Effective conflict managers have the ability to shift from their position to a place of empathy with employee during coaching or counseling. This allows them to explore interests, ask the right questions, listen, and direct the conversation toward a resolution. A lack of empathy generally keeps the manager and the employee focused on their polarized positions. A blind spot in this area dramatically reduces a manager's conflict management competency.
- Nagging instead of negotiating
Nagging is telling someone what you don't like about their behavior or what you want them to do. Nagging is an ineffective way of managing conflict. Effective conflict management involves the negotiation process, during which both parties discuss interests, explore options and then agree about how things will be going forward. Some managers nag their employees and then, when their frustration level goes over the top, will write them up for non-compliance. This behavior pattern creates dissonance that leads to continual conflict and represents a key area of unconscious incompetence in managers.
- Failure to coach employees through conflict
Managers must be coaches in order to effectively manage employee conflict. The coaching methods that work with one employee don't work with another. Coaching is an art and a skill that every manager needs. Effective managers establish coaching relationships with their direct reports, so that when conflict arises, they are in a position to manage it. Non-coaching managers manage employee conflict from a position of unconscious incompetence.
To expect managers to overcome their own blind spots spontaneously is to expect the blind to lead the blind. Managers need help. Amazingly, managers can attend conflict management training and believe that their course certificates make them competent conflict managers. Their employees know better, but their only recourse is to suck it up or escalate the conflict.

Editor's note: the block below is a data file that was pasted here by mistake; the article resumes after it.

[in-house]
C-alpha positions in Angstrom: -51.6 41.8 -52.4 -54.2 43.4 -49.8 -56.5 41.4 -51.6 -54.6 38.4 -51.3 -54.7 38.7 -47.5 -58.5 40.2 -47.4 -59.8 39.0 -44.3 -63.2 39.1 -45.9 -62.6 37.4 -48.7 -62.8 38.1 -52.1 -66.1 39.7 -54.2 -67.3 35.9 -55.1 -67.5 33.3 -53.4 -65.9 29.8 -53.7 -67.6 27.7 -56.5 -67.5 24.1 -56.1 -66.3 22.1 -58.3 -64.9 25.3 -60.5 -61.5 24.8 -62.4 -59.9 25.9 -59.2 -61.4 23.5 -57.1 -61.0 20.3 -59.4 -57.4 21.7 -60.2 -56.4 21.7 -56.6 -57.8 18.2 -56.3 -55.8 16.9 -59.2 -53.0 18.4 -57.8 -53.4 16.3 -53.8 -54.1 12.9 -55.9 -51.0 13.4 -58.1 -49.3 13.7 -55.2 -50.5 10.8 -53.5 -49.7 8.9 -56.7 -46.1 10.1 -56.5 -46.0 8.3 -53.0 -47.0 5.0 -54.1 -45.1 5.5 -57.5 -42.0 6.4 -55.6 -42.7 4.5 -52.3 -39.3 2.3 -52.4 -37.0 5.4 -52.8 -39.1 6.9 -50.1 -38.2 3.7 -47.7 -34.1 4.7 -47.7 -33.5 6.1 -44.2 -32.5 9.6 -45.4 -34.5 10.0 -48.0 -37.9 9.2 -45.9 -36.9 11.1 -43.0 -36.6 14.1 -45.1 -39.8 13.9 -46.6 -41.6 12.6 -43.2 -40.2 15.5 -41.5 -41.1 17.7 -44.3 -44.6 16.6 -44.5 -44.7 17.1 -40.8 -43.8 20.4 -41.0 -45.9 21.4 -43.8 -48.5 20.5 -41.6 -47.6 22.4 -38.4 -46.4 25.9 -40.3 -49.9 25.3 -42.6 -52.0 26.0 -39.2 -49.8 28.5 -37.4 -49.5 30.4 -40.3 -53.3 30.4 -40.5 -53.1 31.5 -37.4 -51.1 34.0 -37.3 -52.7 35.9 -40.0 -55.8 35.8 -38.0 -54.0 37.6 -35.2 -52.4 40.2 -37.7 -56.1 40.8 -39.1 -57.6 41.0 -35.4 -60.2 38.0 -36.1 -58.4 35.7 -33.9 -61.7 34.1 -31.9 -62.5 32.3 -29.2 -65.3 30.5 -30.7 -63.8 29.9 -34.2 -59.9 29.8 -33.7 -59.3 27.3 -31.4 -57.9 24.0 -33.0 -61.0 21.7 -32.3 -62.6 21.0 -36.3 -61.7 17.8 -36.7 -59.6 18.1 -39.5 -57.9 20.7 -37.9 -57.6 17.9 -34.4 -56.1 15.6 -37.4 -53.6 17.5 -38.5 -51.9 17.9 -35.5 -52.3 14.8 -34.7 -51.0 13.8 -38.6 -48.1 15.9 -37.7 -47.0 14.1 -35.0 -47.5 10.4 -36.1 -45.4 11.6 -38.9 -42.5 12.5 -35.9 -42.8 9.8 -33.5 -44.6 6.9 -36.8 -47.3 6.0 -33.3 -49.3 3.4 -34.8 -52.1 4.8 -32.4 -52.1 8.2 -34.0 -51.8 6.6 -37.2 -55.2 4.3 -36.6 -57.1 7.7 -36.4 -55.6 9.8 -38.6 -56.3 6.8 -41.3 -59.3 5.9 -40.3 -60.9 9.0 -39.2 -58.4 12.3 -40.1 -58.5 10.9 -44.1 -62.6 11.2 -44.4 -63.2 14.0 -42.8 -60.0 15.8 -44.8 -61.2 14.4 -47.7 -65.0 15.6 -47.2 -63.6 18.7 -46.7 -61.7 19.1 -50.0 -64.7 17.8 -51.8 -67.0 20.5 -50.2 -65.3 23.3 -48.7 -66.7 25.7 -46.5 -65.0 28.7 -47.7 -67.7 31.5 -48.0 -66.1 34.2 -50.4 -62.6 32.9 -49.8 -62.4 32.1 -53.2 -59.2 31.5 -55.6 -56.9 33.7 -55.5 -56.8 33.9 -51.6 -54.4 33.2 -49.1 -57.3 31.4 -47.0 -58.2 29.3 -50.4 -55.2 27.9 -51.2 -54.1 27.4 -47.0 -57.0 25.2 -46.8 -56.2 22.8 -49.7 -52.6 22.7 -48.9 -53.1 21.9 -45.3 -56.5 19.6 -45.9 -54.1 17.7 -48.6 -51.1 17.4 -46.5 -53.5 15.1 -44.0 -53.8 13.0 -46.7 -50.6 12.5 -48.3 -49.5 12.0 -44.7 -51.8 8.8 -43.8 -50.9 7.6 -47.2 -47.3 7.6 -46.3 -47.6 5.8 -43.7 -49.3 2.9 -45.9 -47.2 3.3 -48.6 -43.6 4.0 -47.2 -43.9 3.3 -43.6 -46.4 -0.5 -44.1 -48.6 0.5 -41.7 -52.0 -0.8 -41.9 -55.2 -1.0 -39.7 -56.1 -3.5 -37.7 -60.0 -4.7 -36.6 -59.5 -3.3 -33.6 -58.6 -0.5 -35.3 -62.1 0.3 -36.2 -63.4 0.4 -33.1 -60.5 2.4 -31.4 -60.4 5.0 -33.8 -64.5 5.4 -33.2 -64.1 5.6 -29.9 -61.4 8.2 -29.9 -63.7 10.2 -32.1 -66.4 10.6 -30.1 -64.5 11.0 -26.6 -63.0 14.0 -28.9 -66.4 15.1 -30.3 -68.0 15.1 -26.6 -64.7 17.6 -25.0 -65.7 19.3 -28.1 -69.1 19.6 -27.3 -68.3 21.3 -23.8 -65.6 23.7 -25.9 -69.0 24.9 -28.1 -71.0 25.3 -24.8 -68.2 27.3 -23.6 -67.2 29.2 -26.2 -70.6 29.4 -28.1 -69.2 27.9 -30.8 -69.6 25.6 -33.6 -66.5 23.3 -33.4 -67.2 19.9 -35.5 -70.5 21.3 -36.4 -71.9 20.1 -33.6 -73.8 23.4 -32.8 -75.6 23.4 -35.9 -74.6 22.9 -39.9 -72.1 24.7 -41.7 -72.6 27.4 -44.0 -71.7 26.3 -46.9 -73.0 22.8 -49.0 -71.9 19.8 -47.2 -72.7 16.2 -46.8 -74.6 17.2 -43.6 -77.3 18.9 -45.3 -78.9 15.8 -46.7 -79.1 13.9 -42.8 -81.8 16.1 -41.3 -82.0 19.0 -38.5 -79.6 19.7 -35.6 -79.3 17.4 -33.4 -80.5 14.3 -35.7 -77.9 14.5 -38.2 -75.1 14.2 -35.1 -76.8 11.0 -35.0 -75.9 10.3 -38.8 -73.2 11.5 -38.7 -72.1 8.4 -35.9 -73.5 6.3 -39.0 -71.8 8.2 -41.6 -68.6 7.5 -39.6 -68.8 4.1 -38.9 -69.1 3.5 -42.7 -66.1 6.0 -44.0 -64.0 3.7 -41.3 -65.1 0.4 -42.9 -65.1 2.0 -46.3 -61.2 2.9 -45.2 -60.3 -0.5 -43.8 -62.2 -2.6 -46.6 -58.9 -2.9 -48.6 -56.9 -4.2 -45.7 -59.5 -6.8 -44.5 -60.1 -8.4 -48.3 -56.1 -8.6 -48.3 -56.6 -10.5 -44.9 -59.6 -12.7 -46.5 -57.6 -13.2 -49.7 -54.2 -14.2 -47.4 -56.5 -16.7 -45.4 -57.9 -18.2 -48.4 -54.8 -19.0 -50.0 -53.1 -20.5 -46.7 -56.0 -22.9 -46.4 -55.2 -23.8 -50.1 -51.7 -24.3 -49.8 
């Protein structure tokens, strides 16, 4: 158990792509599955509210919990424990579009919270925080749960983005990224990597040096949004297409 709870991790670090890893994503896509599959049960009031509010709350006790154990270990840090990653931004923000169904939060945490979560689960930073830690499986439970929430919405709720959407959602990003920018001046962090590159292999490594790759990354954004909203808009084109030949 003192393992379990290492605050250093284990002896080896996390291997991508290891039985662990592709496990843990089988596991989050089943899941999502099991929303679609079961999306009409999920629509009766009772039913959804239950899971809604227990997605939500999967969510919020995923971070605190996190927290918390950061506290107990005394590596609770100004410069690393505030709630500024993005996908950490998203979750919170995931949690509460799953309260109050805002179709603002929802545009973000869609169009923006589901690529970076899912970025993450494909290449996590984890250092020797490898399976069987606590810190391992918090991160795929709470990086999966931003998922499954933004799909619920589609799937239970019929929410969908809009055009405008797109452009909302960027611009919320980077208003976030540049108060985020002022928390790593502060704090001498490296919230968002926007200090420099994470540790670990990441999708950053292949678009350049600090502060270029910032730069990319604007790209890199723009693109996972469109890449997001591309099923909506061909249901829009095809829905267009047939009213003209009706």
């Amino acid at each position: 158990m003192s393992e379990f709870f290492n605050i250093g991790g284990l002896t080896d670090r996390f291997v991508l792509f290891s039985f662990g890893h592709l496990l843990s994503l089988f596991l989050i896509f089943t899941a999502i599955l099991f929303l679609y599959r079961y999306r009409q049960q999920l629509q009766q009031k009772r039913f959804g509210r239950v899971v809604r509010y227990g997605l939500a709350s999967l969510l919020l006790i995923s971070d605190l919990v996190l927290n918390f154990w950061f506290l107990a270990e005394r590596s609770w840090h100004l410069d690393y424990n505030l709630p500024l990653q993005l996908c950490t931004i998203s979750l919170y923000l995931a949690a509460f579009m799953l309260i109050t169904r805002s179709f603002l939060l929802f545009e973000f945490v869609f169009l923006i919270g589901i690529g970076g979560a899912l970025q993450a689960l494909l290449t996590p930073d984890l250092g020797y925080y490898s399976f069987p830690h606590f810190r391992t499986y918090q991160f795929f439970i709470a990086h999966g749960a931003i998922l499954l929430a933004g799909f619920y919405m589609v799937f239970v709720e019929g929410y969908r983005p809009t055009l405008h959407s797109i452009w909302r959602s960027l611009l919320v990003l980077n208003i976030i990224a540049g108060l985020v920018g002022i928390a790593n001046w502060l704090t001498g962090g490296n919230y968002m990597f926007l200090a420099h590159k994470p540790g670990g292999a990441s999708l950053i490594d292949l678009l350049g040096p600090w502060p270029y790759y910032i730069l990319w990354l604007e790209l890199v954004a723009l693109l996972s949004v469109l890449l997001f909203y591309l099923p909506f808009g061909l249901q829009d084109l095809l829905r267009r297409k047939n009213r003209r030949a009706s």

When Employees suck it up
Some employees have been sucking it up for so long that they don't know how to communicate directly with any manager (although they may freely talk about their managers with others). This is the formula for personal powerlessness and victimhood. These are the ingredients for unresolved conflict and a breakdown in teamwork and productivity. Unfortunately, this produces a circular process that breeds hostility and employee disengagement.
According to the Gallup Organization, as of March 2009, only about 30% of the employees in the U.S workforce were actively engaged in their work. More than 50% were not engaged, and nearly 20% were actively disengaged (i.e., undermining the efforts of engaged co-workers). Although it's not within the scope of this article to explore these statistics, it is apparent that much of this is due to unresolved conflict and employees sucking it up.
Employees who are not engaged or actively disengaged (roughly 70% of the U.S. workforce) need coaching and effective conflict management. If their managers aren't providing it, who will? Most managers are unconsciously incompetent in their coaching behaviors. Many don't know how. A number of those who have coaching skills don't do it because they're too busy. Managers must become competent in conflict management skills and behaviors so they can set the right example and transfer those skills and behaviors to their employees through the coaching process.
Leading the charge
It's up to the human resources department to lead the charge toward more effective conflict management training, coaching and mediation programs. Start a pilot. Work with a core group of willing managers as a proof of concept. Measure your results. Wherever people work together, there will be conflict. Help your managers and supervisors face their unconscious incompetence and begin practicing conflict management competency.